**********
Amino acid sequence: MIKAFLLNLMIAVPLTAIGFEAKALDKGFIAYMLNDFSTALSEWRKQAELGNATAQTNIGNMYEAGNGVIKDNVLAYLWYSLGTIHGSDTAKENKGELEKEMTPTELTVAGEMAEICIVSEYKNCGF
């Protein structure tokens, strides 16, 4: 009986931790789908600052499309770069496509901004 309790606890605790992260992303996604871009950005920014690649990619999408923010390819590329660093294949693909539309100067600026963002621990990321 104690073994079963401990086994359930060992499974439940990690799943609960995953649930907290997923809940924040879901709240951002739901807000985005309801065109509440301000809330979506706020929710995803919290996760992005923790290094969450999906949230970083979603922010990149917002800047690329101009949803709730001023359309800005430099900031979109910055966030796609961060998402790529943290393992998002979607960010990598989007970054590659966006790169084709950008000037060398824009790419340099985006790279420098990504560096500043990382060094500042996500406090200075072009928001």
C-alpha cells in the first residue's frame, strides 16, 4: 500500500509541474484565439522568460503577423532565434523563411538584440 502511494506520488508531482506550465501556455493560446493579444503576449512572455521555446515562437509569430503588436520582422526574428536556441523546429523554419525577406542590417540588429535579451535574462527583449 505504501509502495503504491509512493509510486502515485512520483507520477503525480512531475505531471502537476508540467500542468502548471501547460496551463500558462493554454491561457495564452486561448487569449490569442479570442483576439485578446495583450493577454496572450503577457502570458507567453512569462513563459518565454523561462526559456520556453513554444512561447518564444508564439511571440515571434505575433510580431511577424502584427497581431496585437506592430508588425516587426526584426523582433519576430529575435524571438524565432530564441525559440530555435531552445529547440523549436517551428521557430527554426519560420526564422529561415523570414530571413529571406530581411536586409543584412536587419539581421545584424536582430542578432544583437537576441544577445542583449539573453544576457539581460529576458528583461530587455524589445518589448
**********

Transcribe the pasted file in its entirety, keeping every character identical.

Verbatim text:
Amino acid sequence: MIKAFLLNLMIAVPLTAIGFEAKALDKGFIAYMLNDFSTALSEWRKQAELGNATAQTNIGNMYEAGNGVIKDNVLAYLWYSLGTIHGSDTAKENKGELEKEMTPTELTVAGEMAEICIVSEYKNCGF
């Protein structure tokens, strides 16, 4: 009986931790789908600052499309770069496509901004 309790606890605790992260992303996604871009950005920014690649990619999408923010390819590329660093294949693909539309100067600026963002621990990321 104690073994079963401990086994359930060992499974439940990690799943609960995953649930907290997923809940924040879901709240951002739901807000985005309801065109509440301000809330979506706020929710995803919290996760992005923790290094969450999906949230970083979603922010990149917002800047690329101009949803709730001023359309800005430099900031979109910055966030796609961060998402790529943290393992998002979607960010990598989007970054590659966006790169084709950008000037060398824009790419340099985006790279420098990504560096500043990382060094500042996500406090200075072009928001």
C-alpha cells in the first residue's frame, strides 16, 4: 500500500509541474484565439522568460503577423532565434523563411538584440 502511494506520488508531482506550465501556455493560446493579444503576449512572455521555446515562437509569430503588436520582422526574428536556441523546429523554419525577406542590417540588429535579451535574462527583449 505504501509502495503504491509512493509510486502515485512520483507520477503525480512531475505531471502537476508540467500542468502548471501547460496551463500558462493554454491561457495564452486561448487569449490569442479570442483576439485578446495583450493577454496572450503577457502570458507567453512569462513563459518565454523561462526559456520556453513554444512561447518564444508564439511571440515571434505575433510580431511577424502584427497581431496585437506592430508588425516587426526584426523582433519576430529575435524571438524565432530564441525559440530555435531552445529547440523549436517551428521557430527554426519560420526564422529561415523570414530571413529571406530581411536586409543584412536587419539581421545584424536582430542578432544583437537576441544577445542583449539573453544576457539581460529576458528583461530587455524589445518589448